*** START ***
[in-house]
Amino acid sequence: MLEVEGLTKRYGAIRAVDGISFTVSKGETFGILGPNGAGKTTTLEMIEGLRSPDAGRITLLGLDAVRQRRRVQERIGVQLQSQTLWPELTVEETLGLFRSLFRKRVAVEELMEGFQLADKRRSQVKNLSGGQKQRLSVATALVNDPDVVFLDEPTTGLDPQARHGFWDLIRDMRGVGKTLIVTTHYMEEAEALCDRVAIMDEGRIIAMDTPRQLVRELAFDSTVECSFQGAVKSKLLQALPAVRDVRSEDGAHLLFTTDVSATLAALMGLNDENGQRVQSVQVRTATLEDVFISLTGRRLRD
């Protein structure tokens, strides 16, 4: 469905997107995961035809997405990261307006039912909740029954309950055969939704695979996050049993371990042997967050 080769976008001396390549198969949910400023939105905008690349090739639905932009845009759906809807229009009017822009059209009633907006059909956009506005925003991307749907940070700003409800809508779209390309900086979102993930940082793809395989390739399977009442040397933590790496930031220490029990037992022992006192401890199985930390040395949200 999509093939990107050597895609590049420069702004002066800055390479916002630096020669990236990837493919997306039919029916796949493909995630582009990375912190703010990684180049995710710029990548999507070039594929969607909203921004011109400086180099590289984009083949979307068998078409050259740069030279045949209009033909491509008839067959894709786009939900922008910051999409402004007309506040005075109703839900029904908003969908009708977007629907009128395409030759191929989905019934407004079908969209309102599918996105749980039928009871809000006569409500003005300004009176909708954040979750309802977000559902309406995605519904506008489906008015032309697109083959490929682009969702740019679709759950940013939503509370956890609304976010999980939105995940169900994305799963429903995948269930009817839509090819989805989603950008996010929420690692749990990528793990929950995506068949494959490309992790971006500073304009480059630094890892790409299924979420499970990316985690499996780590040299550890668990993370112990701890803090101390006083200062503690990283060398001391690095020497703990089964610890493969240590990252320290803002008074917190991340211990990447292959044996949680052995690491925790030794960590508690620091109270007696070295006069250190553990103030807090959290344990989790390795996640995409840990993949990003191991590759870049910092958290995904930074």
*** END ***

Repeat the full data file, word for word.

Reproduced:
[in-house]
Amino acid sequence: MLEVEGLTKRYGAIRAVDGISFTVSKGETFGILGPNGAGKTTTLEMIEGLRSPDAGRITLLGLDAVRQRRRVQERIGVQLQSQTLWPELTVEETLGLFRSLFRKRVAVEELMEGFQLADKRRSQVKNLSGGQKQRLSVATALVNDPDVVFLDEPTTGLDPQARHGFWDLIRDMRGVGKTLIVTTHYMEEAEALCDRVAIMDEGRIIAMDTPRQLVRELAFDSTVECSFQGAVKSKLLQALPAVRDVRSEDGAHLLFTTDVSATLAALMGLNDENGQRVQSVQVRTATLEDVFISLTGRRLRD
């Protein structure tokens, strides 16, 4: 469905997107995961035809997405990261307006039912909740029954309950055969939704695979996050049993371990042997967050 080769976008001396390549198969949910400023939105905008690349090739639905932009845009759906809807229009009017822009059209009633907006059909956009506005925003991307749907940070700003409800809508779209390309900086979102993930940082793809395989390739399977009442040397933590790496930031220490029990037992022992006192401890199985930390040395949200 999509093939990107050597895609590049420069702004002066800055390479916002630096020669990236990837493919997306039919029916796949493909995630582009990375912190703010990684180049995710710029990548999507070039594929969607909203921004011109400086180099590289984009083949979307068998078409050259740069030279045949209009033909491509008839067959894709786009939900922008910051999409402004007309506040005075109703839900029904908003969908009708977007629907009128395409030759191929989905019934407004079908969209309102599918996105749980039928009871809000006569409500003005300004009176909708954040979750309802977000559902309406995605519904506008489906008015032309697109083959490929682009969702740019679709759950940013939503509370956890609304976010999980939105995940169900994305799963429903995948269930009817839509090819989805989603950008996010929420690692749990990528793990929950995506068949494959490309992790971006500073304009480059630094890892790409299924979420499970990316985690499996780590040299550890668990993370112990701890803090101390006083200062503690990283060398001391690095020497703990089964610890493969240590990252320290803002008074917190991340211990990447292959044996949680052995690491925790030794960590508690620091109270007696070295006069250190553990103030807090959290344990989790390795996640995409840990993949990003191991590759870049910092958290995904930074």